A friendly talk about love and loving-kindness for ourselves and for others. Moderated by
Sharon Salzberg: In speaking about metta practice, or loving-kindness practice, one of the hardest things is not to sentimentalize. That’s especially hard in our society, where the whole idea of love can be degraded and considered a weakness. But in your books, the power, the actual life force and potency of loving-kindness, comes through so strongly.
Alice Walker: I think my feeling of loving-kindness is rooted in a very irrepressible spirit that has always been earth-connected. When I was a child I felt so much a part of the countryside, and everything that was in it, that I couldn’t avoid the feeling that I had to have been loved very much to find myself there.
So when I came to meditation—I actually started doing TM when I was living in New York after a divorce—it was a kind of going back. Just after being initiated into the training, when I finally sort of got it, I started to laugh, because I recognized where I was. I was back in a place where I had lived as a child, in my spirit, in a very open, spacious, loving place, where I felt totally at peace and in myself.
That is what metta has given me, this reassurance that of course we go through incredible periods of stress and pain, but if we hold on to our love of ourselves through it, we can come out the other side.
Later, when I was in another period of great struggle and trial, I read a book of yours about metta practice, and it was wonderful. I was so comforted to have again such a place within my reach. It was that incredible thought that we can care about ourselves and not fall into the pit of thinking that just because life is not working now, there’s something terribly wrong with us. That is what metta has given me, this reassurance that of course we go through incredible periods of stress and pain, but if we hold on to our love of ourselves through it, we can come out the other side.
Sharon Salzberg: There’s a teaching in Buddhism that suffering strengthens our faith. That’s hard to understand, it’s hard to even speak about, because so many people are embittered by suffering and are broken by it, rather than renewed by it. It’s finding the transformative quality in the openness that makes all the difference.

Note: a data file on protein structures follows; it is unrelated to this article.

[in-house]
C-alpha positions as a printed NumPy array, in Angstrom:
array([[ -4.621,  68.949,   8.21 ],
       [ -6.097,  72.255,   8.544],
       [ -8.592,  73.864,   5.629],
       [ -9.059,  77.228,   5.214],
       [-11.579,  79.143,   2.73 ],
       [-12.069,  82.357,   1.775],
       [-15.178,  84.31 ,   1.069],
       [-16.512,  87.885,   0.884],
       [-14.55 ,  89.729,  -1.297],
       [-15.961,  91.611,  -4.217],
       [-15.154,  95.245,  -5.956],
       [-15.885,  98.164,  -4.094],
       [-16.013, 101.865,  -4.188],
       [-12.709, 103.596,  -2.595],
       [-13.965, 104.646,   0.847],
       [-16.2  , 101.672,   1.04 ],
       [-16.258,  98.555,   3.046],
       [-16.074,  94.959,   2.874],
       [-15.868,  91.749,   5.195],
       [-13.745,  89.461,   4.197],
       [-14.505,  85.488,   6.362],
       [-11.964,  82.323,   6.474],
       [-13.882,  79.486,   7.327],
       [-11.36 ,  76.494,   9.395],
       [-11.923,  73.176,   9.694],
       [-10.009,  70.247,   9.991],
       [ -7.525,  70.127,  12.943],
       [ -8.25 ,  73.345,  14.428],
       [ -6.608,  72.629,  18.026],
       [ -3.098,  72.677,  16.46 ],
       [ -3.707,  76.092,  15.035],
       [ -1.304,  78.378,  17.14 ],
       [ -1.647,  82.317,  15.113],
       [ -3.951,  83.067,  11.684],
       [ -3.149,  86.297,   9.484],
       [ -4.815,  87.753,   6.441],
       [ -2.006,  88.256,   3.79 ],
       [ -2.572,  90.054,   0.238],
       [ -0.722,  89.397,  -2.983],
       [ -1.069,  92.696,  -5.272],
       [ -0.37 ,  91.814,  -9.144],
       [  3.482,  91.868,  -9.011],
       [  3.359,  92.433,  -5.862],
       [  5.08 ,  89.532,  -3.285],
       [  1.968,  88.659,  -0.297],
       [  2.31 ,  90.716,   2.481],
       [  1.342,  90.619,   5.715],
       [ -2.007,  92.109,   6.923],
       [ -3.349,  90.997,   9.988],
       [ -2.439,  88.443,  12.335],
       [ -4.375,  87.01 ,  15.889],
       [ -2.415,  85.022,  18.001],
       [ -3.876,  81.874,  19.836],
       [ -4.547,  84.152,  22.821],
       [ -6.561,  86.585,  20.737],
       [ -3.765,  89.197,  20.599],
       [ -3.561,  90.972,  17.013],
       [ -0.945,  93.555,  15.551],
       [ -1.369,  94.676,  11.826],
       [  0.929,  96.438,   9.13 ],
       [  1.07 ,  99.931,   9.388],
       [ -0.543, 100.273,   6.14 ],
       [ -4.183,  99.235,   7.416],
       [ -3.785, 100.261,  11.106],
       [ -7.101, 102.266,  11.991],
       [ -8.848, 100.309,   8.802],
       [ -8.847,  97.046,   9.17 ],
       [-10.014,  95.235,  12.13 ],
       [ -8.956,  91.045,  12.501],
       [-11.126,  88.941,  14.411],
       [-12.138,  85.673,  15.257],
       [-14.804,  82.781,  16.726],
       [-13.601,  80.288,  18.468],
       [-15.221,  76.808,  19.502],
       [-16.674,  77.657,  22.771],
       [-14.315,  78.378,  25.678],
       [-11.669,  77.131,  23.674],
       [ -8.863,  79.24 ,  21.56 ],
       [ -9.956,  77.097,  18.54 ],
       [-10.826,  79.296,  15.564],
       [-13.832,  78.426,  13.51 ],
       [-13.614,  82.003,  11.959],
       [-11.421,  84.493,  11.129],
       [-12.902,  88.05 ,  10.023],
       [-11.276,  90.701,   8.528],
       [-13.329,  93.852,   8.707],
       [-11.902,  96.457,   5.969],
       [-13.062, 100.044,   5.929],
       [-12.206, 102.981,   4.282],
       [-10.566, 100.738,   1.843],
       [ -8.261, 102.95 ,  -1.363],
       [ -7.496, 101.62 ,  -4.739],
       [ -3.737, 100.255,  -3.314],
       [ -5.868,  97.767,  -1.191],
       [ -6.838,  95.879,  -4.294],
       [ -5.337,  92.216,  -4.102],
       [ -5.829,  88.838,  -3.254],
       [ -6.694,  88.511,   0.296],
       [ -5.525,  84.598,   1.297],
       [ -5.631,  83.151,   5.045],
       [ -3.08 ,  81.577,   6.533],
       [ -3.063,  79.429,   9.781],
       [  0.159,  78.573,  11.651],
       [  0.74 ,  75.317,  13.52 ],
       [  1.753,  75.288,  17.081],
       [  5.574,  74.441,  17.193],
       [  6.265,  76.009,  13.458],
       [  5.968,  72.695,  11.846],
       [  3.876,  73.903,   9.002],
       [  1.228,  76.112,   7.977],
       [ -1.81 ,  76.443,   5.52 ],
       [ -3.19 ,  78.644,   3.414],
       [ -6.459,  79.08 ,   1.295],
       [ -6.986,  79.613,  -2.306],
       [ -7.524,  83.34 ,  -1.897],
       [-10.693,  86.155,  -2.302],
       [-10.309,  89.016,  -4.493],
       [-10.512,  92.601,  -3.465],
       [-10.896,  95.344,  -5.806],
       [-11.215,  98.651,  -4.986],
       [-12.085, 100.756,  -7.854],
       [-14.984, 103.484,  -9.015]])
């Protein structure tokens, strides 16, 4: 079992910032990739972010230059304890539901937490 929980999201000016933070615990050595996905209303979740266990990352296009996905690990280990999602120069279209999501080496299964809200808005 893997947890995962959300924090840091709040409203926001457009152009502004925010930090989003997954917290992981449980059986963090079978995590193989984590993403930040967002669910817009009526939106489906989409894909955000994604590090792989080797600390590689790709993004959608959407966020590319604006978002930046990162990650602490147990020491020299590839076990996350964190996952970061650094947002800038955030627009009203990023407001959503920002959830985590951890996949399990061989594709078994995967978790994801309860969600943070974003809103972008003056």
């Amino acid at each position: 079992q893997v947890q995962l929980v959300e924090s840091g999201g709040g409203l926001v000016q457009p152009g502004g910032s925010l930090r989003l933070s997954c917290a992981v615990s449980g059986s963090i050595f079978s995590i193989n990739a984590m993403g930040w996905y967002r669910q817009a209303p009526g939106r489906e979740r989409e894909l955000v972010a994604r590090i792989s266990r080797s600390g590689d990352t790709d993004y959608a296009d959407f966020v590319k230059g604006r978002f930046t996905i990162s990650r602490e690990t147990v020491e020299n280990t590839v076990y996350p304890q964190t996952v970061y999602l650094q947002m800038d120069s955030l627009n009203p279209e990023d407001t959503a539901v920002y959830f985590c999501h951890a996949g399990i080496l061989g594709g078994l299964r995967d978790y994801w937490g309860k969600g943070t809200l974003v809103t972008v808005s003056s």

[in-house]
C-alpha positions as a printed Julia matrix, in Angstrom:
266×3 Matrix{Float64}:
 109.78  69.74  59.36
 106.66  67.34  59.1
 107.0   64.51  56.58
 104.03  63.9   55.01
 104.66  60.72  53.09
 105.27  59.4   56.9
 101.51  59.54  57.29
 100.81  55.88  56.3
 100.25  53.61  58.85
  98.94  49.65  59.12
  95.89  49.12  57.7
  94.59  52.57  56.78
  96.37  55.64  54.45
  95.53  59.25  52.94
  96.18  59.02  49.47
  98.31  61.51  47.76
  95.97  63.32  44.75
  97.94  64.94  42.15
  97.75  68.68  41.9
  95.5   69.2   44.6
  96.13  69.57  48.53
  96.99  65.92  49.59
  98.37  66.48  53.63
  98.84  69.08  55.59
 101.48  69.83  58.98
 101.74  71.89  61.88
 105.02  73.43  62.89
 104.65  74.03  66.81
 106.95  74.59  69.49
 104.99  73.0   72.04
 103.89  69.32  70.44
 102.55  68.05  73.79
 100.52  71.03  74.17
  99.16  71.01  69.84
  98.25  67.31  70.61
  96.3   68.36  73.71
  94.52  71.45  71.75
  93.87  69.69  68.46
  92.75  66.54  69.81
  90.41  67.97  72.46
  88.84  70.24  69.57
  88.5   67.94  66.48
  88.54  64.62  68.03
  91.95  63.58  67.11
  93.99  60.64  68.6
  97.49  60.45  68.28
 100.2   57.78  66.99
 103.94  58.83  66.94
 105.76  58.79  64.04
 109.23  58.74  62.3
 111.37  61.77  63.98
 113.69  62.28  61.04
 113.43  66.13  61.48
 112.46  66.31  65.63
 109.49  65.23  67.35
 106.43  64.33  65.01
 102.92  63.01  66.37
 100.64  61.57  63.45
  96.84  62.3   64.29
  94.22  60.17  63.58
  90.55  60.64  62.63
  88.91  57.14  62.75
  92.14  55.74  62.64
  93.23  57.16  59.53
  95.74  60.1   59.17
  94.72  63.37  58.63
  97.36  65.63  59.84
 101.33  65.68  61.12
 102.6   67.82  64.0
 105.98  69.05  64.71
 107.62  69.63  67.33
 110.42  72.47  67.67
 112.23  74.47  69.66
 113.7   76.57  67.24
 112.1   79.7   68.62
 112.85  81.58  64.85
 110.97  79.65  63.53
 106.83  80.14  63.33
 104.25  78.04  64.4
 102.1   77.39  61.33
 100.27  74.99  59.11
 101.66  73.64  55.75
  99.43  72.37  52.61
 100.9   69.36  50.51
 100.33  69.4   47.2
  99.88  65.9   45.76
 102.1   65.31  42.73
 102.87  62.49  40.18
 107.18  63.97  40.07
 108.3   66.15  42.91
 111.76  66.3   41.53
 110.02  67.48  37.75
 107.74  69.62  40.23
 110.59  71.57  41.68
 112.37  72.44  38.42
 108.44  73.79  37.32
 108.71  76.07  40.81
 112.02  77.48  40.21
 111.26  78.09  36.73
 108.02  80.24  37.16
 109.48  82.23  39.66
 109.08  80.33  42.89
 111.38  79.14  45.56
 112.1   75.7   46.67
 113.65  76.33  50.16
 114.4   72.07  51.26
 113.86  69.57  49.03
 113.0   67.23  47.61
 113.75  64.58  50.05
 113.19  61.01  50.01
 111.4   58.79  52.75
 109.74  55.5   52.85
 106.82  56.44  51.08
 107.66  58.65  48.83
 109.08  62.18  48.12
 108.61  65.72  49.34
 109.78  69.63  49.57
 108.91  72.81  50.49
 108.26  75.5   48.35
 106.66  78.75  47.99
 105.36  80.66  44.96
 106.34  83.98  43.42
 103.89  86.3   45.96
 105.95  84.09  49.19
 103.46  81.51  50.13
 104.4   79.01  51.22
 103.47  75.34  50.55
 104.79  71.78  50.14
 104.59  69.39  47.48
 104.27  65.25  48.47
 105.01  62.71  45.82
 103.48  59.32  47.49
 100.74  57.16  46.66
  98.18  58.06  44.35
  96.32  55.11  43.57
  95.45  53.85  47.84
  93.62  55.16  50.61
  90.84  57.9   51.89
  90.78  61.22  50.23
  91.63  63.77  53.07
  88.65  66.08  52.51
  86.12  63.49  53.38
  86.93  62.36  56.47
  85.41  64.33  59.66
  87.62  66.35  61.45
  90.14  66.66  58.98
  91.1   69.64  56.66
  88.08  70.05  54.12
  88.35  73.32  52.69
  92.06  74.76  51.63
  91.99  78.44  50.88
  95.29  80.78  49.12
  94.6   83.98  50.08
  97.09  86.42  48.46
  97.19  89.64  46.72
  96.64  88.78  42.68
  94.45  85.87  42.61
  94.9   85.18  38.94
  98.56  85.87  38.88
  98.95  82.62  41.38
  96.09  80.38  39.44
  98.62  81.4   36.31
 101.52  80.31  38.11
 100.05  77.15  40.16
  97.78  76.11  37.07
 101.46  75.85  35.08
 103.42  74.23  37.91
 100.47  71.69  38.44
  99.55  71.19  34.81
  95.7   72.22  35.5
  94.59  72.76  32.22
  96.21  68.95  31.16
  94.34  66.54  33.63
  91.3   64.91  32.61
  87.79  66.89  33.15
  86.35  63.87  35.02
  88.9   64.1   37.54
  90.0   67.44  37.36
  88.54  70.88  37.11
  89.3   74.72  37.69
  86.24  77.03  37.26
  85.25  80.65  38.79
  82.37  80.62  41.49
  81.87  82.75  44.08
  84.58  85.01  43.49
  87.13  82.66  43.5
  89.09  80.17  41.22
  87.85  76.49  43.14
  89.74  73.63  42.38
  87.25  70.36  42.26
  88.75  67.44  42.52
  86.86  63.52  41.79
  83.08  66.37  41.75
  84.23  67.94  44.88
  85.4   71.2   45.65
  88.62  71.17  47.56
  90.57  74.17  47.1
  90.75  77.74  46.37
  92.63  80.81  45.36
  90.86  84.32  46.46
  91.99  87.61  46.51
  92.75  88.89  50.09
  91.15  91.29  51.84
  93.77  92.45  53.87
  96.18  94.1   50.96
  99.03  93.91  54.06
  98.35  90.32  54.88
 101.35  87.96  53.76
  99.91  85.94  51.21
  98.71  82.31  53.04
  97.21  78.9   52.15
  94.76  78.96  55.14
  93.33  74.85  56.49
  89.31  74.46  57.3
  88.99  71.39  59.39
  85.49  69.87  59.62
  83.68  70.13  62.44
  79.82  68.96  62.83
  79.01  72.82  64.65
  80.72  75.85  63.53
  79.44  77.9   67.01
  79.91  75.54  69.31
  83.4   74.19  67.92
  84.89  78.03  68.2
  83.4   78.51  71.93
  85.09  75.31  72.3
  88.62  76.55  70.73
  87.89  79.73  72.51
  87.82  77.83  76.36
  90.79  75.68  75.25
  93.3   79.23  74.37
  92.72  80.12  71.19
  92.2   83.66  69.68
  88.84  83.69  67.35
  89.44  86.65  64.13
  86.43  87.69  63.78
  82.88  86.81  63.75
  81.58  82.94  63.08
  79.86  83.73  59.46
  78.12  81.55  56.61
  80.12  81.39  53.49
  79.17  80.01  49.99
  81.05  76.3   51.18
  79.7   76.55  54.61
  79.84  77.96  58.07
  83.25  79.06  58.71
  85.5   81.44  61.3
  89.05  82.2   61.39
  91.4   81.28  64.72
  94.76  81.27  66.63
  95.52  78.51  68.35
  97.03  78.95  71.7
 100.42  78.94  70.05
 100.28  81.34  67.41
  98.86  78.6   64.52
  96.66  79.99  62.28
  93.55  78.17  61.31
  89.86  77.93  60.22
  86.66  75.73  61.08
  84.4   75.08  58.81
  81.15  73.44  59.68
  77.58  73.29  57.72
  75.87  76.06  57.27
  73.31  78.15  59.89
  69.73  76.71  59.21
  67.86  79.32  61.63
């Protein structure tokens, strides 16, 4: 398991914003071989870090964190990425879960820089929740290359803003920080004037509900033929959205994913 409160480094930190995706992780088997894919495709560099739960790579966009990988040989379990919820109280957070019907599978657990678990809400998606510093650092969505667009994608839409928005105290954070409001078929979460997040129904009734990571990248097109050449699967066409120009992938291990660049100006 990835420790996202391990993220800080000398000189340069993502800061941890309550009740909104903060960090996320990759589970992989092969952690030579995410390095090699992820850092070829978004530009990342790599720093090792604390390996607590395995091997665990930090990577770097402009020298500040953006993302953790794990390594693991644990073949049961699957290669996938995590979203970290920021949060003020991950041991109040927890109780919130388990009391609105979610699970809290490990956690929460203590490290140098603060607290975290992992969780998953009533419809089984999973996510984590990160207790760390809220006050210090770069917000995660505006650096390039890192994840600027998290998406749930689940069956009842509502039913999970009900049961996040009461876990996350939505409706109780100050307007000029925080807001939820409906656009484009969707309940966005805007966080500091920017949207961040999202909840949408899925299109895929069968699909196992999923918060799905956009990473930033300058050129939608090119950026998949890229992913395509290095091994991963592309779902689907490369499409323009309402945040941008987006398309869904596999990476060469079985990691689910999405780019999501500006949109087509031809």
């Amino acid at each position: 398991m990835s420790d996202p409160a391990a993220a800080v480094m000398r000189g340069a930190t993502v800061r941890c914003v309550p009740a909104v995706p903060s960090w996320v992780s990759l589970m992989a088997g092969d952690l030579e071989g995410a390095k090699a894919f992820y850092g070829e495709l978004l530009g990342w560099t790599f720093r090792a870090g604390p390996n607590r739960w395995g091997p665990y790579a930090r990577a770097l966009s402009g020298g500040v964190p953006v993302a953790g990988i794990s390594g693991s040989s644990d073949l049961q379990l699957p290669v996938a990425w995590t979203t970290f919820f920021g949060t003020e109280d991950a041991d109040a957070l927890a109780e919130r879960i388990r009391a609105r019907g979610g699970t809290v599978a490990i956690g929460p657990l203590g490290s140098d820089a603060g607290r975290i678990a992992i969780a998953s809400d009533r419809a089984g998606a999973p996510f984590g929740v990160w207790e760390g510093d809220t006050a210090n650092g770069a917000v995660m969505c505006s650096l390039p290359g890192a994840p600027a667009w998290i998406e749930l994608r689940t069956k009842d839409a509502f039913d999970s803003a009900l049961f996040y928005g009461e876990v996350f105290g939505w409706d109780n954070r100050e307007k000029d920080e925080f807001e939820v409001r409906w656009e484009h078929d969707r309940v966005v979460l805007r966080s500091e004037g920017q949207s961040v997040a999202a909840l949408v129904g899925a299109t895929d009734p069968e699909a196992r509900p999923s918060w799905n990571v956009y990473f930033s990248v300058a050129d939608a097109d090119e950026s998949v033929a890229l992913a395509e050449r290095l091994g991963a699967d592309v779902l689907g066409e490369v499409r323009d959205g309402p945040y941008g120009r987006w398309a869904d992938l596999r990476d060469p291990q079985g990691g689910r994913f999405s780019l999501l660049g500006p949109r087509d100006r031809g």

Alice Walker: For me, it is also not having my love and faith in the earth itself broken. Some years ago I experienced having Lyme Disease, which at the time I didn’t even know existed, so I just thought I was dying of some mysterious thing that nobody had ever heard of. Then when I realized that this disease was caused by a tick bite, I thought that the earth had kind of turned on me. I had always been such a shameless pagan, out there fornicating in the grass and up the trees and everything, and I felt I had to withdraw from that kind of intimate contact with nature, because nature bites back, I thought. So I went for years with this kind of fear, and only after a very long time did my love for the earth and for nature prove so strong that I just decided that I loved it no matter what it did. And so (laughs), it’s been wonderful.
Sharon Salzberg: In your audiotape, “My Life as Myself,” you say something like, “Love makes me look at what I can’t stand,” which is a tremendous affirmation of the bigness of love.
Alice Walker: It’s true. I think that feeling had to develop in me because so much of what I’ve had to look at in life is so hard. If I didn’t have the love of the people and of the earth and of the life force itself, I couldn’t bear it. I couldn’t know that children are being subjected to all the things that they are being subjected to. I would just turn away, I think, as many people do. People go into drugs, they go into television, and they go into many things. But you can also go into love.
Melvin McLeod (Editor-in-Chief, Lion’s Roar): Can I ask what your understanding is of the actual practice of loving-kindness. Many people might hope that they could access such love in their lives, love for themselves and for others, but how does one actually do it?
Alice Walker: Well, for me it has always been through activism. I’ve been a very contemplative person by nature, and was fortunate enough always to live very far out in the wilds of the country. I think this is where all meditation really comes from, that feeling of spaciousness you get in the countryside or in nature. But I was also very lucky to have been placed in a part of the country where one has to struggle politically and socially in order to grow, and actually to exist at all. So I was brought into contact with people and movements and with forces for change in society, and I could not help but grow. It was just inevitable that if I looked out and saw people in all their radiant fighting beauty, then I would just be struck with love for them.